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  1. fbelec

    fbelec Minister of Fire

    Joined:
    Nov 23, 2005
    Messages:
    1,699
    Loc:
    northern massachusetts
    i'm in the middle of disassembly of my hearthstone 2 and need a little of assistance.
    if there is anyone out there that has rebuilt one i'm trying to figure out what keeps this thing semi airtight. the stones are all held together with this strip of metal

    1: does this strip of metal just sit there by itself or is there cement with it?

    2: the secondary burn tube looks like it is missing something where the cover is on the outside there is a 3/8 inch space between the cover and stones/air tube. is this right?

    3:the damper also has some slopp on the out where it meets the stones. what goes in there to take up the space?

    can of worms. tried to take out the back liner plate and it was so damaged from a hole and severely warped that i had to take out the secondary burn tube and the side liner plate to get it out. in two pieces. and to make that easy it took off the top with the stones in it. was that heavy. bought the stove used. the people that owned it before me never cleaned it. they burned coal in it and the ash got behind the liner plates and started pushing them away from the stones.

    if somebody has pictures of the secondary cover on the side i'd love to see it.

    thanks
    frank

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  2. carpniels

    carpniels Minister of Fire

    Joined:
    Dec 6, 2005
    Messages:
    536
    Loc:
    Rome, NY, USA
    Hi FBelec,

    Didn't you ask me a bunch of questions about my Heartstone II I rebuild? If not, that is OK.

    Here are the answers:
    1) when you reassemble the cleaned stones for the top, you must install the metal strip with a little furnace cement in each groove. Push together and set it down in the furnace cement on the top of the frame.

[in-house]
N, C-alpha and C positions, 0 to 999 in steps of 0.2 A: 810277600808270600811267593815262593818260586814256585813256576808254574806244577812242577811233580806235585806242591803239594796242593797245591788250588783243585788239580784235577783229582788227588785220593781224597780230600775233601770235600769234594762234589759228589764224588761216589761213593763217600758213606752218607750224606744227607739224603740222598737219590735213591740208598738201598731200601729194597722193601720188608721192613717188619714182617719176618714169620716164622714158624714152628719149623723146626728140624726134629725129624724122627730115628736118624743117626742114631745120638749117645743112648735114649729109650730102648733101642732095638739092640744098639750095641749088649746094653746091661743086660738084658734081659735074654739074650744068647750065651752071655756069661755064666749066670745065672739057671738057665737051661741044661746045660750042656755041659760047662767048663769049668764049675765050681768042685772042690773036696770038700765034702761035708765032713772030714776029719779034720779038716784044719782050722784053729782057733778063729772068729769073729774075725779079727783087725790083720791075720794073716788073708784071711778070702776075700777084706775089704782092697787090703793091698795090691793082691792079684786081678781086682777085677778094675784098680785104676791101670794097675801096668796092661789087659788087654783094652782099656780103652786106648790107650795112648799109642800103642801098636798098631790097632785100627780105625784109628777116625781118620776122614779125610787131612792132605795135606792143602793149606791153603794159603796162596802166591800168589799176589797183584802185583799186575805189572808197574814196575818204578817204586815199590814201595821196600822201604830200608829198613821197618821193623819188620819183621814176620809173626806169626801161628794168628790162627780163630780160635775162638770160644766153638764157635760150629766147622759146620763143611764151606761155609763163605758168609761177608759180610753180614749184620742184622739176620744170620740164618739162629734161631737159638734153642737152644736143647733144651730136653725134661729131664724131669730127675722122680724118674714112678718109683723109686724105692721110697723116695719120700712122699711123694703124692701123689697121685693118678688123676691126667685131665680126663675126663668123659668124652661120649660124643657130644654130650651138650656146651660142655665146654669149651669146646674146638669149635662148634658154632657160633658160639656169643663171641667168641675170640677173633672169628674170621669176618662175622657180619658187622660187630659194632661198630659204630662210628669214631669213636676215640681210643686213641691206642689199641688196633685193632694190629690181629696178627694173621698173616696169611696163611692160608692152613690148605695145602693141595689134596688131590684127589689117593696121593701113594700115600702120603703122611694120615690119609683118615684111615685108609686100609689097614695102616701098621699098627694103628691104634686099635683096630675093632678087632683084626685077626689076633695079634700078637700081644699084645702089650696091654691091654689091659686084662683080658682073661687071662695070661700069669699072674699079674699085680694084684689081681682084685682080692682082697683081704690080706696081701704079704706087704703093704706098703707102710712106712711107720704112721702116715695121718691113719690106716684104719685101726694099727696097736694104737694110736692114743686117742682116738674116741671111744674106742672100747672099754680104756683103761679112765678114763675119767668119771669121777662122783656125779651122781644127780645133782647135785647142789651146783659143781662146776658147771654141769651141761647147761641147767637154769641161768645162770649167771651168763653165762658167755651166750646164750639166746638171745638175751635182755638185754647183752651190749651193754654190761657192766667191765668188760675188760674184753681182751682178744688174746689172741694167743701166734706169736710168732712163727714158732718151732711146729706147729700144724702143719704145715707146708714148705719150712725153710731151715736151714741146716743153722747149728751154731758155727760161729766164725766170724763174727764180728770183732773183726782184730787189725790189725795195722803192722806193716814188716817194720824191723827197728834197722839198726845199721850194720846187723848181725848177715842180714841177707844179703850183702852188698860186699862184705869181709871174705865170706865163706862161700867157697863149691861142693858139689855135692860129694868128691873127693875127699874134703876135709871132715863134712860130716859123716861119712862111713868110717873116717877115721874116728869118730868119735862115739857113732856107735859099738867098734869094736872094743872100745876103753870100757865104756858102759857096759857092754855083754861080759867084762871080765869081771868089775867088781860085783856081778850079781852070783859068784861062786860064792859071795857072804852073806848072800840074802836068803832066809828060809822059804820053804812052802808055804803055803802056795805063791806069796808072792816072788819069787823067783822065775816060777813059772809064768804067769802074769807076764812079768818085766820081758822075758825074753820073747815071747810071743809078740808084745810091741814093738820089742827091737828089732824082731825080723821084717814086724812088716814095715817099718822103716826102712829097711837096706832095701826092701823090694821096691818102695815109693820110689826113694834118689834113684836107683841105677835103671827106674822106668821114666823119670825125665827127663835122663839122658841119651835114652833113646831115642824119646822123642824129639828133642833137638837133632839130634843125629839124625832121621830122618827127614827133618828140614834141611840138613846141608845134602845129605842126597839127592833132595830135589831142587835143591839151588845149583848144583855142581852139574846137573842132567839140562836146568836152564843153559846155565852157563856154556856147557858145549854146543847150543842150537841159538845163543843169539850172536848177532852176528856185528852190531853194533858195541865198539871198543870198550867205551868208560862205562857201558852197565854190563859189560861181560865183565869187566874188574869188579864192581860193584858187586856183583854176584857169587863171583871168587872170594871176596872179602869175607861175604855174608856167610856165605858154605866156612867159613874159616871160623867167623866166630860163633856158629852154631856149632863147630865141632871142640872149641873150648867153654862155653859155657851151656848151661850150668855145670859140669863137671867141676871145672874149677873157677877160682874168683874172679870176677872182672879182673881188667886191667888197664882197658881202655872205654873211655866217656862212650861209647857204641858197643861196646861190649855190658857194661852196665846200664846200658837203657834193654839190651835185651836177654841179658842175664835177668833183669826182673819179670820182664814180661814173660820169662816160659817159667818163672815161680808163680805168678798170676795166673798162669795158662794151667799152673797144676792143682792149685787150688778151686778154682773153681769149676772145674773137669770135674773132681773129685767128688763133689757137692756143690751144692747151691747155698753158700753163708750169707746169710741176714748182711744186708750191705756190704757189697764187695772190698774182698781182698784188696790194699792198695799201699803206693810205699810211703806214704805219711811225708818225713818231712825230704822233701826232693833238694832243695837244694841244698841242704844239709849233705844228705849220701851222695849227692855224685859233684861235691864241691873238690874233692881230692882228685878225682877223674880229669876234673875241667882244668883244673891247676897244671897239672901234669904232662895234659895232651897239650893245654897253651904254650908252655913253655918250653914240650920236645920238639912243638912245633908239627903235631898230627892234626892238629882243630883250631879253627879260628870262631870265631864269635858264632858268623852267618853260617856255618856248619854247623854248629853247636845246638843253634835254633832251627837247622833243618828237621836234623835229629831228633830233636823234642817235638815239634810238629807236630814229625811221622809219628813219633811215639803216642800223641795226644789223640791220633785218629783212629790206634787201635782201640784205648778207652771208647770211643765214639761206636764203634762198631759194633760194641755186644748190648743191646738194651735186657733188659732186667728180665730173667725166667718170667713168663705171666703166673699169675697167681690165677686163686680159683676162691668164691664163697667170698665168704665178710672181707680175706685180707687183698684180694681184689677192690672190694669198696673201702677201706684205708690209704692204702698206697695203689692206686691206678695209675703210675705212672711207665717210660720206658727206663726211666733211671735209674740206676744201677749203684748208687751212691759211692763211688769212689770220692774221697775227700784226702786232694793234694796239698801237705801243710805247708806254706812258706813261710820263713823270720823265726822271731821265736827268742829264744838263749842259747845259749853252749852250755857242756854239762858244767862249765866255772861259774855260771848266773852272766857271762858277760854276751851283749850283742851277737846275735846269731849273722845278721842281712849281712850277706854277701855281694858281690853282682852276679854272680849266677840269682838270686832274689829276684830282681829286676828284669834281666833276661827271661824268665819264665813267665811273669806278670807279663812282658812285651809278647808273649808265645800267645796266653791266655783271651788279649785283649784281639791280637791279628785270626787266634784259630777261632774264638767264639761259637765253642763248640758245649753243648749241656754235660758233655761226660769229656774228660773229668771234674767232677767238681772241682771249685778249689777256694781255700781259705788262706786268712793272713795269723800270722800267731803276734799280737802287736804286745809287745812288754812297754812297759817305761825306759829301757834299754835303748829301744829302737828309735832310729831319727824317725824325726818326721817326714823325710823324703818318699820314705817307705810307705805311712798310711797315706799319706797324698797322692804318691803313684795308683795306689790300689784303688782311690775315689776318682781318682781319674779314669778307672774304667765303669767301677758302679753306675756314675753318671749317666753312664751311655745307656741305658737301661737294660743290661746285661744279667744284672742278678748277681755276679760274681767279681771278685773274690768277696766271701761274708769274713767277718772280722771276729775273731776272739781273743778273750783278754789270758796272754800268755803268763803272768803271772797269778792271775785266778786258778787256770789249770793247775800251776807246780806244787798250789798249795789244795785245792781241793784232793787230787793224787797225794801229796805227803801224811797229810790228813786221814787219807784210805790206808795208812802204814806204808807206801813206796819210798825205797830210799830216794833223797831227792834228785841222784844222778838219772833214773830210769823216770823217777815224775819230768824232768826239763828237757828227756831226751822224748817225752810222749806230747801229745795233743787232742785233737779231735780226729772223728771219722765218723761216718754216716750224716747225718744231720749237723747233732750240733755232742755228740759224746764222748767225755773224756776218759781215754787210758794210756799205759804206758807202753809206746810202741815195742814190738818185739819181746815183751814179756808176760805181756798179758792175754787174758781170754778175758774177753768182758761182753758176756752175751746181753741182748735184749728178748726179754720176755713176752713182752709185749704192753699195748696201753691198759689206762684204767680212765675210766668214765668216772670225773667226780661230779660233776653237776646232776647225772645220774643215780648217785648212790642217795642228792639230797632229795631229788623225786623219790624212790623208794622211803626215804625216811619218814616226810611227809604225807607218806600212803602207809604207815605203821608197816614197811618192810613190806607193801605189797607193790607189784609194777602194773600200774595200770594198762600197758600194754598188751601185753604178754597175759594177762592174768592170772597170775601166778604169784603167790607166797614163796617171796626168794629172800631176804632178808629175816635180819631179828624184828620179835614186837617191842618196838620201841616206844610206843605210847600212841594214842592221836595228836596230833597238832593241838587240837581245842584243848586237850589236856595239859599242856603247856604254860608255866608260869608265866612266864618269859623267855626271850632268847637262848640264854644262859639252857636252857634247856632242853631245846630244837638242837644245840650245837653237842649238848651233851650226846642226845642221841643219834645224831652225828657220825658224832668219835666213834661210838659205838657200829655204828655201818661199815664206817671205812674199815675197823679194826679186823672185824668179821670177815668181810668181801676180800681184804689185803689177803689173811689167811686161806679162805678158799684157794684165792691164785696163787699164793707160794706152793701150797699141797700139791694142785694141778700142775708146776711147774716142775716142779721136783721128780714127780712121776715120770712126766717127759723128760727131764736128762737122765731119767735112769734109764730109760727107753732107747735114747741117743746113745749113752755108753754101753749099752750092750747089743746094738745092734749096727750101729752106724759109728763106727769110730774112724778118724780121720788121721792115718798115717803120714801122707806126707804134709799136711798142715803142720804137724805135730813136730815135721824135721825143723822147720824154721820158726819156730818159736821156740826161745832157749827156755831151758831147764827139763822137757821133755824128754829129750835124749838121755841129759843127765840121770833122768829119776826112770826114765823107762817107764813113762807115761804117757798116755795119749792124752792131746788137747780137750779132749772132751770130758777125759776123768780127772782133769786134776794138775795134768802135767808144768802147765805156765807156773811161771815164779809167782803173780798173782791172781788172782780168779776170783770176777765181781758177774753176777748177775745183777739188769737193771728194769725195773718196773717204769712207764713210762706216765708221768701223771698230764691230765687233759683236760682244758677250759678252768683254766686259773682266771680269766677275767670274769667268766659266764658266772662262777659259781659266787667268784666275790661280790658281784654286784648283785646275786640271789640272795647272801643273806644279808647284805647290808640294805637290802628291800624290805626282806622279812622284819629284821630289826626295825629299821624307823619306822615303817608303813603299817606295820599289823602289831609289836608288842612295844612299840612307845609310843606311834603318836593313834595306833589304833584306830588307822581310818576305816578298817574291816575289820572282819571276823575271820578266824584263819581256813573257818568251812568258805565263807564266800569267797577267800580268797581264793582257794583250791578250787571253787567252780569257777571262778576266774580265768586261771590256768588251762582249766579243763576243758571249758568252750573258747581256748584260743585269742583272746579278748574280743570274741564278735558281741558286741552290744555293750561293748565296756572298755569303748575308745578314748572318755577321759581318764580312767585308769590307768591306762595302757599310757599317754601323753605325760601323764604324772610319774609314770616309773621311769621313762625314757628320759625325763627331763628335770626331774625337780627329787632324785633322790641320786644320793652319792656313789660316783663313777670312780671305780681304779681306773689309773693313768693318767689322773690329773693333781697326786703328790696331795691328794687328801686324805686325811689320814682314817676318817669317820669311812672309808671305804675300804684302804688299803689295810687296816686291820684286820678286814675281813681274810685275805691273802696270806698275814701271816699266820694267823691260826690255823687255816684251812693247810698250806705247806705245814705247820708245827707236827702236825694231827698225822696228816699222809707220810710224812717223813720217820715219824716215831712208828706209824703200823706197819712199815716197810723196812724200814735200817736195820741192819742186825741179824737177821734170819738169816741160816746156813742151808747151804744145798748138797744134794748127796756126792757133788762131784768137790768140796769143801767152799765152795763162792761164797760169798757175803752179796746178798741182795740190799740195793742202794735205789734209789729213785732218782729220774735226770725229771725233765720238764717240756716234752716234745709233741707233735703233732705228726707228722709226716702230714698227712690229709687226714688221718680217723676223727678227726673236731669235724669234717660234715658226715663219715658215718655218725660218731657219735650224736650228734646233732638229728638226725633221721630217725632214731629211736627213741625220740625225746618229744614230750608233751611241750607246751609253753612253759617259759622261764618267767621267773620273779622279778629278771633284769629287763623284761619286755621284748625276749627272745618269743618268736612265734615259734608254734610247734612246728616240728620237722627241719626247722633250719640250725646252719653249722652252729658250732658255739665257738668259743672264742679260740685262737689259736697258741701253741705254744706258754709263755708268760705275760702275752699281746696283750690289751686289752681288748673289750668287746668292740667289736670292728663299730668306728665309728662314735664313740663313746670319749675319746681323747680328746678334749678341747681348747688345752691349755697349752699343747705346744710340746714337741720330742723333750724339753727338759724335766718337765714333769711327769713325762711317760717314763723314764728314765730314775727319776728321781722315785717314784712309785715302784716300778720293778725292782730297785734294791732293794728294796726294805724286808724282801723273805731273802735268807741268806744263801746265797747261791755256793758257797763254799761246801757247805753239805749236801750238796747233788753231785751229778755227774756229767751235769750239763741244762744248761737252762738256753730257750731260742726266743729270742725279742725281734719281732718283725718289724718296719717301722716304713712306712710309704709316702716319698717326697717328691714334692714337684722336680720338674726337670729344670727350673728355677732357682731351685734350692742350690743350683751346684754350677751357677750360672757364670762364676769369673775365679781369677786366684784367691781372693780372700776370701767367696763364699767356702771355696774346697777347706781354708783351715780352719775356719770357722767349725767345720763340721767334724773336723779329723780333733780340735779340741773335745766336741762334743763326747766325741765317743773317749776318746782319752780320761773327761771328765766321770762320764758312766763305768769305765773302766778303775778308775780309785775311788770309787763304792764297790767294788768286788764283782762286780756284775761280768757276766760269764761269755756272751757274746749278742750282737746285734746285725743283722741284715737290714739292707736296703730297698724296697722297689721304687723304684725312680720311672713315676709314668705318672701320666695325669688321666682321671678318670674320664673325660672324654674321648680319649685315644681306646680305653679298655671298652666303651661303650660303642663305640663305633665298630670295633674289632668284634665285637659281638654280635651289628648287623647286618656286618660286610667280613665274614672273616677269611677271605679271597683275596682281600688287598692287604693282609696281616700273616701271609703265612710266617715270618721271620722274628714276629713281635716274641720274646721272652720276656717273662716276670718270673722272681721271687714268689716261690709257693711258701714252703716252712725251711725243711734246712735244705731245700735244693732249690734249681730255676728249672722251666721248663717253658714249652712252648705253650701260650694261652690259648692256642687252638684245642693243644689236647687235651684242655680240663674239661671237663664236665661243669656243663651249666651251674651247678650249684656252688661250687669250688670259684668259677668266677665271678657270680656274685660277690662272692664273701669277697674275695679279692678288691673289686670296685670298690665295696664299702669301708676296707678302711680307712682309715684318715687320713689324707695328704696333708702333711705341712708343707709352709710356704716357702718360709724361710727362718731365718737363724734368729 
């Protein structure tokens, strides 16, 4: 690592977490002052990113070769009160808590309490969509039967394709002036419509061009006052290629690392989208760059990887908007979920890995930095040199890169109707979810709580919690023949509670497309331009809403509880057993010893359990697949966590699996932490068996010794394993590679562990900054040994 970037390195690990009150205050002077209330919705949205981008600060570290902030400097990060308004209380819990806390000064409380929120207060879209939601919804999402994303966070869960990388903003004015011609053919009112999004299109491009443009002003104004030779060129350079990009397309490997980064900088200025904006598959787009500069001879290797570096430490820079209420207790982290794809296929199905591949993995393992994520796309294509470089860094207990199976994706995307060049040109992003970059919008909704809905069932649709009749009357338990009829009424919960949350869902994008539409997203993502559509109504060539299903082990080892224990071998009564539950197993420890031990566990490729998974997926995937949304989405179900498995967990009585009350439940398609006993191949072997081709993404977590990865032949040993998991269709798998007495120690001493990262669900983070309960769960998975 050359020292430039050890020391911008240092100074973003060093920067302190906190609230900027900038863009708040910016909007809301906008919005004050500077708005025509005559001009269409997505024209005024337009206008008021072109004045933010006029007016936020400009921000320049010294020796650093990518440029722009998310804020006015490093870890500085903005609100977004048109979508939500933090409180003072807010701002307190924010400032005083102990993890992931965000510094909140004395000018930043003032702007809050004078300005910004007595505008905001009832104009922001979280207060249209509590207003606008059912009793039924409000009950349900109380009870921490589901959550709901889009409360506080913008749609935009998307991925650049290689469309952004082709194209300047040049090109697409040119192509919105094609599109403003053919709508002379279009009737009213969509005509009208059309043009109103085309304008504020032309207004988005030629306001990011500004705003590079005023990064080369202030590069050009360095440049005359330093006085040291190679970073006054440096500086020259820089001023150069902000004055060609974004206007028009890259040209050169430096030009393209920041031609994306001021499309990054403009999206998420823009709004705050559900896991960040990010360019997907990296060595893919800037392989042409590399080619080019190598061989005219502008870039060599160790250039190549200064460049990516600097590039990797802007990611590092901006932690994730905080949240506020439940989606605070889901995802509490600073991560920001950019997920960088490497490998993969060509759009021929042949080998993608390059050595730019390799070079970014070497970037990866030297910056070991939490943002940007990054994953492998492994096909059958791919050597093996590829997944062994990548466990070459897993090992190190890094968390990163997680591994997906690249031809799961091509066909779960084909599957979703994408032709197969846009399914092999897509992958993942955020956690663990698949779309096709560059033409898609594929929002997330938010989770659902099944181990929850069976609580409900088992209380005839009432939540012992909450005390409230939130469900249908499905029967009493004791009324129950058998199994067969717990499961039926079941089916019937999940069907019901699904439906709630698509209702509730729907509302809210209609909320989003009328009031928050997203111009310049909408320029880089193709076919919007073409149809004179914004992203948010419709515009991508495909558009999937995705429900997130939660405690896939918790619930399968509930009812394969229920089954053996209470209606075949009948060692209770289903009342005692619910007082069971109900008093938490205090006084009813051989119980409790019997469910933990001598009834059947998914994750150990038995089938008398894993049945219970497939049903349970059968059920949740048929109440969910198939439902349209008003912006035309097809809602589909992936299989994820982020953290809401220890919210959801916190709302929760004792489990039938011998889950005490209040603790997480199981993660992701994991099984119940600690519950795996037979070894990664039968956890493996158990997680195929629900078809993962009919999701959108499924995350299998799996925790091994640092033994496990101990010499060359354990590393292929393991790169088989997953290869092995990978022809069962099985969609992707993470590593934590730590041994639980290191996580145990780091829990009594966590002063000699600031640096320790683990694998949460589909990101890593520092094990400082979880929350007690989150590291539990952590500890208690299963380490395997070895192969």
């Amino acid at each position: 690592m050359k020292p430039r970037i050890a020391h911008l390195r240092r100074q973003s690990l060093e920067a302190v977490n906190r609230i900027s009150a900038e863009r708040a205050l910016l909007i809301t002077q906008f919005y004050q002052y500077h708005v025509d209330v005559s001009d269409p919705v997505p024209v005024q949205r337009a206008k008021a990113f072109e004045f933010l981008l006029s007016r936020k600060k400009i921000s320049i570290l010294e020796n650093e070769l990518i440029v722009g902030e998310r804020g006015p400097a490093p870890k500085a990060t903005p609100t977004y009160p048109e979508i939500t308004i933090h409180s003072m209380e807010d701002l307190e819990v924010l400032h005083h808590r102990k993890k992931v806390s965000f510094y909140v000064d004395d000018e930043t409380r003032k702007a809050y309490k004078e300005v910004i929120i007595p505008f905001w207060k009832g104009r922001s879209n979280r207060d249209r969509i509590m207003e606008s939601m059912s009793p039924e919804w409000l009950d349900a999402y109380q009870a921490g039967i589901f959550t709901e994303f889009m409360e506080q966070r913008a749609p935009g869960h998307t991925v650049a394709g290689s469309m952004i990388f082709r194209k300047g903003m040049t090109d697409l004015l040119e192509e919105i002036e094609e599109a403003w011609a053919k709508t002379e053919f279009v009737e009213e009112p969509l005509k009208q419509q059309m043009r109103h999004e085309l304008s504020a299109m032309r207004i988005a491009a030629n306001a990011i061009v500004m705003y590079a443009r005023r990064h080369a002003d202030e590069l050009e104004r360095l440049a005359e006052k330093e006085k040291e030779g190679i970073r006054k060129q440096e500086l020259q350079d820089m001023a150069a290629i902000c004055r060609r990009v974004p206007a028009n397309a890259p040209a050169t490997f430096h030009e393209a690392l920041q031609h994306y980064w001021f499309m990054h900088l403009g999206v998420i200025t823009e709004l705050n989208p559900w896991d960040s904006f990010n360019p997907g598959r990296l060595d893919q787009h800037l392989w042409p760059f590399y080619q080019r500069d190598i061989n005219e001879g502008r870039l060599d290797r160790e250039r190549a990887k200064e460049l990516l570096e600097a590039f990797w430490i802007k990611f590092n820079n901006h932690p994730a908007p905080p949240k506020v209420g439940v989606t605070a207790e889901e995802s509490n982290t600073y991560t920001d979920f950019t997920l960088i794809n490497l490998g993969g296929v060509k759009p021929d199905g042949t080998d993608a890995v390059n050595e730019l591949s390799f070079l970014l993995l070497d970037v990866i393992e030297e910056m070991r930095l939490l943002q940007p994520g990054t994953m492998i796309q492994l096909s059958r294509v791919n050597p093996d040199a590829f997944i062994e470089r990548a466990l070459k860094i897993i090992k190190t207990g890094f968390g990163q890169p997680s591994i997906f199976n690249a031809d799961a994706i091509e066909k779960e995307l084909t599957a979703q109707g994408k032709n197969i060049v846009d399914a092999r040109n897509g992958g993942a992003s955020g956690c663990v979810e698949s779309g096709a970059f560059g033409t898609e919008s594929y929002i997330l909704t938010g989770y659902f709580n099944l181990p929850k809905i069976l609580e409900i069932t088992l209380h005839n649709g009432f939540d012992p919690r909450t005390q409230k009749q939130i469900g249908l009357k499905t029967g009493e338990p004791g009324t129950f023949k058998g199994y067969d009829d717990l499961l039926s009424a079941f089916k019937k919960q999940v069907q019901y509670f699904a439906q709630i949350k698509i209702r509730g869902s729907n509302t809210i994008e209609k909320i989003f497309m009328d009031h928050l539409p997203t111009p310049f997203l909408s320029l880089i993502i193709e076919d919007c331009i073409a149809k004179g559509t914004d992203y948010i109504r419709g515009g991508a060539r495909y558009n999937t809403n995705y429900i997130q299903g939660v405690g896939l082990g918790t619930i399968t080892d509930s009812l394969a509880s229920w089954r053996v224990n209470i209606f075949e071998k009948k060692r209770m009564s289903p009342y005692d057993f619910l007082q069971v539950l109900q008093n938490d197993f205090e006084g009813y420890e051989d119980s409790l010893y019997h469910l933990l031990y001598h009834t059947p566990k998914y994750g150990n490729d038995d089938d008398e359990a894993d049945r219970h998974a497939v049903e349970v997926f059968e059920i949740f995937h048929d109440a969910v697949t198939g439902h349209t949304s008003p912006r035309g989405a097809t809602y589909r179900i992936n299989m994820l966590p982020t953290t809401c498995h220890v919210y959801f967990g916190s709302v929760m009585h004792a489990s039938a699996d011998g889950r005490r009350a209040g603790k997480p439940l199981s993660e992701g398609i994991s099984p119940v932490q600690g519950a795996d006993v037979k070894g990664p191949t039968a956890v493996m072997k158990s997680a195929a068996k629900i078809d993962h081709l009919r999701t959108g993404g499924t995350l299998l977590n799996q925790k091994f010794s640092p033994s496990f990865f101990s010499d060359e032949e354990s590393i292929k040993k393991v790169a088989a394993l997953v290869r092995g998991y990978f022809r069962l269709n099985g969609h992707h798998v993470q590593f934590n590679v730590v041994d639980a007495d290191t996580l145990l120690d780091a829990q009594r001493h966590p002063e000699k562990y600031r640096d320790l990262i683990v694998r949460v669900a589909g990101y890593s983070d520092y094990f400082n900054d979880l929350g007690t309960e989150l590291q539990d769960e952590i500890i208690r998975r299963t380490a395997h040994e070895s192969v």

2) The secondary burn tube is fine. It expands when it heats up and it will close nicely. remember, NEVER use the cover. It is only to be used to kill the fire when the stove overfires.
    3) I do not know what slopp means. The dampler is just a metal plate that flips 90 degrees from open to closed. there is still a large opening open even if the dampler is closed. It is not supposed to be airtight.

    Please explain the secondary cover on the side. If I know what it is, I can take a picture for you.

    Thanks

    Carpniels
  3. fbelec

    fbelec Minister of Fire

    Joined:
    Nov 23, 2005
    Messages:
    1,699
    Loc:
    northern massachusetts
    hi Carp

    yes that was me that asked a million questions.
    i didn't ask any more because i thought i asked to many questions and i thought you got rid of it because you couldn't make it fit. i wasn't aware that you still had it. the cover i'am speaking of is the cover that blocks air into the secondary burn tube.

    i think there is more space than i said earlier between the cover that shuts off the air to the secondary tube. there is 3/8 of a inch between that cover and the stone and the tube is recessed in a 1/4 inch more.

    the slop i mean is the rod that goes thru the stone that has the damper attached to it. moving up and down quite a bit. it's like putting a 3/8 inch rod thru a 1 inch hole. i was thinking of stuffing the hole with door insulating rope.

    now that i know that i should use furnace cement in between the stone with that piece of metal that means i might have to take apart the whole stove. when they built this stove they didn't put any cement in with the pieces of metal. they just put in the pieces of metal between the stones and cemented the inside of the stove where the stones meet. i think that was in case someone had to replace a stone. i took off the whole top where the stones sit. that made the job of removing the back and side liner a whole heck of alot easier but i notice that all the stones are moving when i had to fight to get the secondary tube out to get the warped back liner out. like i said earlier, a can of worms.

    i was interested in a close up picture of the cover that shuts off the air to the secondary burn tube.

    thanks niels

    frank
  4. carpniels

    carpniels Minister of Fire

    Joined:
    Dec 6, 2005
    Messages:
    536
    Loc:
    Rome, NY, USA
    Hi Frank,

    If you already asked a bunch of questions, you might as well keep going. We are all here to help eachother out.

    Yes, I still have my stove for sale. I put it on this website, on monkeyads.com and on craigslist.com. A few responses but nothing very serious. A few scammers too that wanted to send a bankcheck and have the stove picked up. I don't understand why there is not more interest in this stove. Price is fair, demand seems high. I am waiting until I get back from vacation and then put it in the pennysaver or on Ebay. There is one for sale now on Ebay and I want to see how the bidding goes.